I've heard that the slot machines used in other gambling towns are programmed to stop the wheels in near-win positions after the computer determines the player did not win on that spin. This deceives players into thinking the odds of winning are much greater than they actually are. Will these tricky machines be used in any casino in this valley? I think local residents have a right to know.
— Darryl E., Medford
We suspect you've been sitting in front of too many one-armed bandits, Darryl. Give your arm a rest and it might ease your feverish mind. After all, watching all those numbers and flashing lights will make just about anybody dizzy after several hours of play time.
We checked in with the Coquille Indian Tribe, which runs the Mill Casino in North Bend. The Coquilles have proposed building a smaller casino with more than 500 video gaming machines in Medford.
Ray Doerning, spokesman for the Coquille Indian Tribe, said he's heard about your claim before, but he thinks it's based more on perception than reality.
"There are a lot of great stories out there," he said. "That's not the way casinos operate. It's not something we can do or even want to do."
Doerning swears that the casino can't even do anything to the video games to make them easier to win or more difficult.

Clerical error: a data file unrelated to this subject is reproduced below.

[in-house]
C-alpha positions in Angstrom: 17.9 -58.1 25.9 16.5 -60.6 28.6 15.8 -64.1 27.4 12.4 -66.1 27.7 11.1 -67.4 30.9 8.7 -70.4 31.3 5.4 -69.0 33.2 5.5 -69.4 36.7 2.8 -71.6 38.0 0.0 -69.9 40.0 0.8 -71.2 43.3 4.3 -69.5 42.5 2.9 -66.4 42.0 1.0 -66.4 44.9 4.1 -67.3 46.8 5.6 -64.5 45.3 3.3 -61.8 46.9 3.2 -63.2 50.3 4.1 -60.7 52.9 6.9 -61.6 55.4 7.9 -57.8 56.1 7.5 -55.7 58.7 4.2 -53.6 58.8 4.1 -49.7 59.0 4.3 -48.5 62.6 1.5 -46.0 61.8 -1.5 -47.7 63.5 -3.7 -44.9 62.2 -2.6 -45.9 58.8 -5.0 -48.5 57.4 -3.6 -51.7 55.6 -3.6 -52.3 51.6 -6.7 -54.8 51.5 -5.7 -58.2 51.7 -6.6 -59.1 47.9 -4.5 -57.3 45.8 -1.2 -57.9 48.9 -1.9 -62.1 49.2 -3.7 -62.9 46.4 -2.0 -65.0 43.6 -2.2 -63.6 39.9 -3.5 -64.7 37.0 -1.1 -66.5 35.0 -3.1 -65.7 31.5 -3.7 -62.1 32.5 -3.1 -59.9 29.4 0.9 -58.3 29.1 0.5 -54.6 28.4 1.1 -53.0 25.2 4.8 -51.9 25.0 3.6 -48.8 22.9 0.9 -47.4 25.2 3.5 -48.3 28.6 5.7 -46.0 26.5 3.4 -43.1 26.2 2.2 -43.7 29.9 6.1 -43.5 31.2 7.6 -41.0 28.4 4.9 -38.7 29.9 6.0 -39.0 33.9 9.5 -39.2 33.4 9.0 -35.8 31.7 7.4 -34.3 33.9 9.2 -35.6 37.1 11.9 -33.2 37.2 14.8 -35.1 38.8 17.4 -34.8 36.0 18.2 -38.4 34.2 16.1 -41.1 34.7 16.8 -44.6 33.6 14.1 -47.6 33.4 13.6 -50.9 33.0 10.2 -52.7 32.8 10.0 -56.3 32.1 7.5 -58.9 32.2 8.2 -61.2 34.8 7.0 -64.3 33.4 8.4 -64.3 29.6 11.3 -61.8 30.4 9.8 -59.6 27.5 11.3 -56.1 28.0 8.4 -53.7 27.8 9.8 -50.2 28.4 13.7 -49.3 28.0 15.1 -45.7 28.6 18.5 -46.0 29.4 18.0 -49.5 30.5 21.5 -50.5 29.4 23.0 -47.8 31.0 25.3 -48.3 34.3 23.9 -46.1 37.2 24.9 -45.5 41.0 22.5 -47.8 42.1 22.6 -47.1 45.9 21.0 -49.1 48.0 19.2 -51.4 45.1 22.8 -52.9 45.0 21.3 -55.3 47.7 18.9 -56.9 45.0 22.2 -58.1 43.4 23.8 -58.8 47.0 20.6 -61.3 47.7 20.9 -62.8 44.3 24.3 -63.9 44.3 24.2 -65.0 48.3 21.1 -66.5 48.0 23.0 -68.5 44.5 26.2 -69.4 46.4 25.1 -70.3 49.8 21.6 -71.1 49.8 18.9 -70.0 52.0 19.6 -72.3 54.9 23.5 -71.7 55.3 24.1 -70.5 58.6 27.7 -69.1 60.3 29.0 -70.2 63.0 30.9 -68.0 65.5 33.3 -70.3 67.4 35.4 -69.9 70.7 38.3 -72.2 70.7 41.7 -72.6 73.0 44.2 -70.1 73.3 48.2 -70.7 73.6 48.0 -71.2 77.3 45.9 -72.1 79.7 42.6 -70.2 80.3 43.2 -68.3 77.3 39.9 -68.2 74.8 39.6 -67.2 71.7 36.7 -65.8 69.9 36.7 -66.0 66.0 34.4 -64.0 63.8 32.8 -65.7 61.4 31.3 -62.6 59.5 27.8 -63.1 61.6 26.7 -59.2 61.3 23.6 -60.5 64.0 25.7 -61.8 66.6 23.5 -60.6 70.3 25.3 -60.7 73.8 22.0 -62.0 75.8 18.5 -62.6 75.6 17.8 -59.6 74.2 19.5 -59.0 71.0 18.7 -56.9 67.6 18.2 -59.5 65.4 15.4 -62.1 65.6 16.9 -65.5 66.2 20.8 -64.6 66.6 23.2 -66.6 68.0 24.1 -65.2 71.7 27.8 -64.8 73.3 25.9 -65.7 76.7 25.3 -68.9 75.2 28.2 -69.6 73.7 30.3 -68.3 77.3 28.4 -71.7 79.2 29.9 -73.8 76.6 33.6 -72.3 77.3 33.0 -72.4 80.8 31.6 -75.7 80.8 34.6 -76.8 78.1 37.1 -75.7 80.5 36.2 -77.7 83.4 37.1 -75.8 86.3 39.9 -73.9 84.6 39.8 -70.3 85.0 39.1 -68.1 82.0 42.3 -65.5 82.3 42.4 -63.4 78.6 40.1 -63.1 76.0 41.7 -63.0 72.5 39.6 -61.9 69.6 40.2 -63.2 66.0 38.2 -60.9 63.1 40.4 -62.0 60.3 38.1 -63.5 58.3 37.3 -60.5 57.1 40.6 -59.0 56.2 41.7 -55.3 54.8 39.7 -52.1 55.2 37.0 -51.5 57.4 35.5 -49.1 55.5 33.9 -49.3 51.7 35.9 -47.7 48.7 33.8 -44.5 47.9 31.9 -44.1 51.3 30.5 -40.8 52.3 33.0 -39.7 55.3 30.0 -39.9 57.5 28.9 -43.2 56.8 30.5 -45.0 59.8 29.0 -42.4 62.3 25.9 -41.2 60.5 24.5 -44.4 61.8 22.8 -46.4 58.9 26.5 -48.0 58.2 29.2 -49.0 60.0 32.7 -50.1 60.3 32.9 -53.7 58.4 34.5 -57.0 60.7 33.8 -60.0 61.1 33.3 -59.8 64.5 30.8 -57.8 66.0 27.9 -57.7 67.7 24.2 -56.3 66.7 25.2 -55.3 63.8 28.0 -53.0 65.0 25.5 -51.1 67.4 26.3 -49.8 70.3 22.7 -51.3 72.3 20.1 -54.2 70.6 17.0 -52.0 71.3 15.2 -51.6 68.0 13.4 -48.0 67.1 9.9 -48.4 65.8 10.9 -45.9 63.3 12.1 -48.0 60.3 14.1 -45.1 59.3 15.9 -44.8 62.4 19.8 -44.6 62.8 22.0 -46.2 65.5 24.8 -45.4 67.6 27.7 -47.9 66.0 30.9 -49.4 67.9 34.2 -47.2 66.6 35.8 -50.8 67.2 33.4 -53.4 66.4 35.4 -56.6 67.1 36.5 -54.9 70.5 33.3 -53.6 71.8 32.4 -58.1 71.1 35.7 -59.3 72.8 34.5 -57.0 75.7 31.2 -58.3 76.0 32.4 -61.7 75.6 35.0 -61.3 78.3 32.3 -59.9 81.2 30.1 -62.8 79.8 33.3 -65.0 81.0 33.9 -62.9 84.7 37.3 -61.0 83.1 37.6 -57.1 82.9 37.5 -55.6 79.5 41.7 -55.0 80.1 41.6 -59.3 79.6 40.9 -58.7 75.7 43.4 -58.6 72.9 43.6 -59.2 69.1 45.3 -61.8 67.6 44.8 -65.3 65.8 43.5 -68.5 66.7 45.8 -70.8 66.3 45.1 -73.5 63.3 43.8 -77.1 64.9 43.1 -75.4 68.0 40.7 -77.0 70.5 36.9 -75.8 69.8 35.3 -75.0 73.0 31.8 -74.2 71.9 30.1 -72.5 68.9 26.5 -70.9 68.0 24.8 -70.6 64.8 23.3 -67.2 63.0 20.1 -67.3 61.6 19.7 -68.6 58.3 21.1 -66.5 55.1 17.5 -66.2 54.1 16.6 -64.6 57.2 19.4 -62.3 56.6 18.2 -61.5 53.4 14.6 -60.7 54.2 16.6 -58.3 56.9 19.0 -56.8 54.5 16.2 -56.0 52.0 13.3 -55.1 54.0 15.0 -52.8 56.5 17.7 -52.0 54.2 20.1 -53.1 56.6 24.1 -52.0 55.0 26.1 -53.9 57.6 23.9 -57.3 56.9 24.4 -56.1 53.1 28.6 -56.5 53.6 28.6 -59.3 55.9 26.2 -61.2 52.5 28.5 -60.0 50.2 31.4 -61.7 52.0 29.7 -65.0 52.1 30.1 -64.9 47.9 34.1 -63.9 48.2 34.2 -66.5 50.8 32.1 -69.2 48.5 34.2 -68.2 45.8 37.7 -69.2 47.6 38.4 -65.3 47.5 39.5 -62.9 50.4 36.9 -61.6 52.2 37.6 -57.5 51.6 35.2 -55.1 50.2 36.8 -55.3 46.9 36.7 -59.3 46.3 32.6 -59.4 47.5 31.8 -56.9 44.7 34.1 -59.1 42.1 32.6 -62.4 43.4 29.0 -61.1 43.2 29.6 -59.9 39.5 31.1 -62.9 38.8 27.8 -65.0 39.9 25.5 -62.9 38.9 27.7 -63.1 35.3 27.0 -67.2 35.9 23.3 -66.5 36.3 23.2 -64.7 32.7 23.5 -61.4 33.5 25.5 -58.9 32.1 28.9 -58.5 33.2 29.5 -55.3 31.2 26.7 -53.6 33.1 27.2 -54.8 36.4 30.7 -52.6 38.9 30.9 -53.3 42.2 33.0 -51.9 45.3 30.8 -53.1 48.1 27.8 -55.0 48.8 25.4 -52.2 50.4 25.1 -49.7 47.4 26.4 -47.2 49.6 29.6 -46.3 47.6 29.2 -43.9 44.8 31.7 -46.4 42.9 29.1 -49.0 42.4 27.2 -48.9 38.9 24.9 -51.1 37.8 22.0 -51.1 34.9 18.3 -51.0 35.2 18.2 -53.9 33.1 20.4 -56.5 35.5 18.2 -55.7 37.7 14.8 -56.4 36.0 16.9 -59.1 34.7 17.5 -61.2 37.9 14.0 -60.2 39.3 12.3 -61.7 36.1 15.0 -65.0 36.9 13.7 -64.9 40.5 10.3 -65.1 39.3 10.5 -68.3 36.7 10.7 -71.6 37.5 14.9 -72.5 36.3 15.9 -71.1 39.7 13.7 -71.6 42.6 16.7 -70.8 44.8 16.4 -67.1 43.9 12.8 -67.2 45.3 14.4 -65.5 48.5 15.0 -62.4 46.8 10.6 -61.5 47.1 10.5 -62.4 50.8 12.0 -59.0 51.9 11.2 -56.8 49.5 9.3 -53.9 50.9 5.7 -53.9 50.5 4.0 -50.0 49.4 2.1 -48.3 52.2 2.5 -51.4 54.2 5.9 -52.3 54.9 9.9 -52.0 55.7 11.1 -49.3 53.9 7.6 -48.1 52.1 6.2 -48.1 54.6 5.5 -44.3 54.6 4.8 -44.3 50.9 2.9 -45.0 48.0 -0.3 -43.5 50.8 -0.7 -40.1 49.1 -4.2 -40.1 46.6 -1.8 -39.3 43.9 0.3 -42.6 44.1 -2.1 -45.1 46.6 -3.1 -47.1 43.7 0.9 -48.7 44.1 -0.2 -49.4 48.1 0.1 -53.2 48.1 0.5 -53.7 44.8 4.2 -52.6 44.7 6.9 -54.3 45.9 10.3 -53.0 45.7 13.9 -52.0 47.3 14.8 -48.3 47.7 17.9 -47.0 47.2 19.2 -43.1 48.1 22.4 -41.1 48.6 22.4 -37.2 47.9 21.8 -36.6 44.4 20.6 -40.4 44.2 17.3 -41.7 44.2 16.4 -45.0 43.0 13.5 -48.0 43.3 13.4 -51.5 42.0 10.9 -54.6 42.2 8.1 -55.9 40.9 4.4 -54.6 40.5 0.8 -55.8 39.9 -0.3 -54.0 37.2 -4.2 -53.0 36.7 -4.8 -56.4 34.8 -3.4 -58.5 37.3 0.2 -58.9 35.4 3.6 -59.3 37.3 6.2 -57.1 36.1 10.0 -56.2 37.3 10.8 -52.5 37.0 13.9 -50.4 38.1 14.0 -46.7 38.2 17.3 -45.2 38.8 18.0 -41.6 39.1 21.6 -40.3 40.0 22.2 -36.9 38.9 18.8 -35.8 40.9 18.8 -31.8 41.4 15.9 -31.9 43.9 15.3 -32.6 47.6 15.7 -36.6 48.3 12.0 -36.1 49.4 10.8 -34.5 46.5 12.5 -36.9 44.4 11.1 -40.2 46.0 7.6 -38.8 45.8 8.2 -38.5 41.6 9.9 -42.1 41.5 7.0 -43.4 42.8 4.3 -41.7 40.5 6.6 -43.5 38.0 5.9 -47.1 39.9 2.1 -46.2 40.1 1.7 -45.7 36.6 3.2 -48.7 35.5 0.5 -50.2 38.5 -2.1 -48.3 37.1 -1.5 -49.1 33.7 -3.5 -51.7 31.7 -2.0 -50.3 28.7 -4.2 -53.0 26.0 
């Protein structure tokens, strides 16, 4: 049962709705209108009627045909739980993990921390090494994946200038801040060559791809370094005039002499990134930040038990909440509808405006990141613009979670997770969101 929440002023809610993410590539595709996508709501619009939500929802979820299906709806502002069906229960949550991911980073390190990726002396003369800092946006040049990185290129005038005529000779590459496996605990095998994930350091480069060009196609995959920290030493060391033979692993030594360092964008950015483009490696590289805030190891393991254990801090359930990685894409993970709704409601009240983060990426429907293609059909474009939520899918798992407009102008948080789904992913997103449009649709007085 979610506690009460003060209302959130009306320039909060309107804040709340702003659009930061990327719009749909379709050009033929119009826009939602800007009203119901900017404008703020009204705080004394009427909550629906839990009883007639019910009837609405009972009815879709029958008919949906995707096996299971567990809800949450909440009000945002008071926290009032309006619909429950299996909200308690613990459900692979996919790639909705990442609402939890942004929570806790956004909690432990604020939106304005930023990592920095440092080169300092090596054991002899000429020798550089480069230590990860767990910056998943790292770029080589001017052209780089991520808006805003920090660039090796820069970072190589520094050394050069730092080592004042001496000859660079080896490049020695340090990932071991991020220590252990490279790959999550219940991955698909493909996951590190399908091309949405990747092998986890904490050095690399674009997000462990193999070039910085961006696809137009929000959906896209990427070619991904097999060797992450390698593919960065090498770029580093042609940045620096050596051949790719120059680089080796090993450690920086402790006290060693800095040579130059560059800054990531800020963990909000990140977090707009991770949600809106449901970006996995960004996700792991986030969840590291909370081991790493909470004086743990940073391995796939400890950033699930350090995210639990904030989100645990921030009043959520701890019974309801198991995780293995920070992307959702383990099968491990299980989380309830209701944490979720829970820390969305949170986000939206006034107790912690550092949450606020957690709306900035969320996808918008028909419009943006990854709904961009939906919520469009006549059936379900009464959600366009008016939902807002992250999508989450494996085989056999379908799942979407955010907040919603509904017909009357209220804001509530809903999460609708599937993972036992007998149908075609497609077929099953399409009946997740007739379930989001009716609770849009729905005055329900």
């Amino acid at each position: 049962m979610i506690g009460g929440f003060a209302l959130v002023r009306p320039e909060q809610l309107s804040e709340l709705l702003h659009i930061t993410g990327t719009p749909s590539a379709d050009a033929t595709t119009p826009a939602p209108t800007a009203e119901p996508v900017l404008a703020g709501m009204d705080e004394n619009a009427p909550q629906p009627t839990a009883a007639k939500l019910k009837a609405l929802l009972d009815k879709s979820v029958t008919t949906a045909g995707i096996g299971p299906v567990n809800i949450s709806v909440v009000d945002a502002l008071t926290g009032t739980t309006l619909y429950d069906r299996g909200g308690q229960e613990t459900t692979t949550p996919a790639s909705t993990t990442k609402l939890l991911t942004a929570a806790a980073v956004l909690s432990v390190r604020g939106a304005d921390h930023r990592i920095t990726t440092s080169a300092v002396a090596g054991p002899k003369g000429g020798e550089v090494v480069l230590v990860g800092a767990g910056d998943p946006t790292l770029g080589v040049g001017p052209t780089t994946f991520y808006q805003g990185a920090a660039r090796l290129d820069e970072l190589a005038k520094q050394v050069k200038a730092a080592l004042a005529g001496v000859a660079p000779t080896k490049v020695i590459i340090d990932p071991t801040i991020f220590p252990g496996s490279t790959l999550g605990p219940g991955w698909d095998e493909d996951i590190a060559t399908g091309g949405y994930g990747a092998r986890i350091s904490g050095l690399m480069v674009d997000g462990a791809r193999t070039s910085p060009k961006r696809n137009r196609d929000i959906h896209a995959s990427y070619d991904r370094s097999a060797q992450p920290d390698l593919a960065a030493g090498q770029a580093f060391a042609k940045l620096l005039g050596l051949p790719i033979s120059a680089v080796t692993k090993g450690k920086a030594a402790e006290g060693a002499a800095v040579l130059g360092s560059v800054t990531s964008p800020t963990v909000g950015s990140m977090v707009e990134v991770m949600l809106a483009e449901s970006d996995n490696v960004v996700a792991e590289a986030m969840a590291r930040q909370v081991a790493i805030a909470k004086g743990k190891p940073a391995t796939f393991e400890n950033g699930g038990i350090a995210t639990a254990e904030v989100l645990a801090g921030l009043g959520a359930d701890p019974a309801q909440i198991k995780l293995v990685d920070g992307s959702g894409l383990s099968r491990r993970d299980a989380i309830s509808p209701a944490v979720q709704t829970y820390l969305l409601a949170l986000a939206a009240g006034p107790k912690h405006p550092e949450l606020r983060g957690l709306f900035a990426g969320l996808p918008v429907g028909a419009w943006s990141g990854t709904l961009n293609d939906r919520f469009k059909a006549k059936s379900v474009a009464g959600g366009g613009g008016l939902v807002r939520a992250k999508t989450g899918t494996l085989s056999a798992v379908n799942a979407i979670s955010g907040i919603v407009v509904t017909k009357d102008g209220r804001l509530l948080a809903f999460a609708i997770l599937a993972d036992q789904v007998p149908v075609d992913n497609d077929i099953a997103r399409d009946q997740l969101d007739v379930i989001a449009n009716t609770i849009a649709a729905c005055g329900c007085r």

He said gaming rules and regulations require the computer chip that controls the machines to be completely sealed off and tamper-proof.
Doerning said that it is probably a matter of perception among players that leads them to believe they almost won.
"It's not a deception," he said. "It's like a scratch-off ticket. You always seem to get two out of three."
Larry Trott, a spokesman for Oregon Lottery, said he's never heard of anyone rigging video gambling machines to show a near win.
He said that in the course of playing, someone might notice that they almost won on a number of occasions. In fact, based on the odds, a player likely almost won a number of times, he said. But he said it is more than likely a perceptual issue on the part of a gambler who is deeply involved in the game.
"It's almost like that thing where the other line seems to move faster than the line you're standing in," he said.
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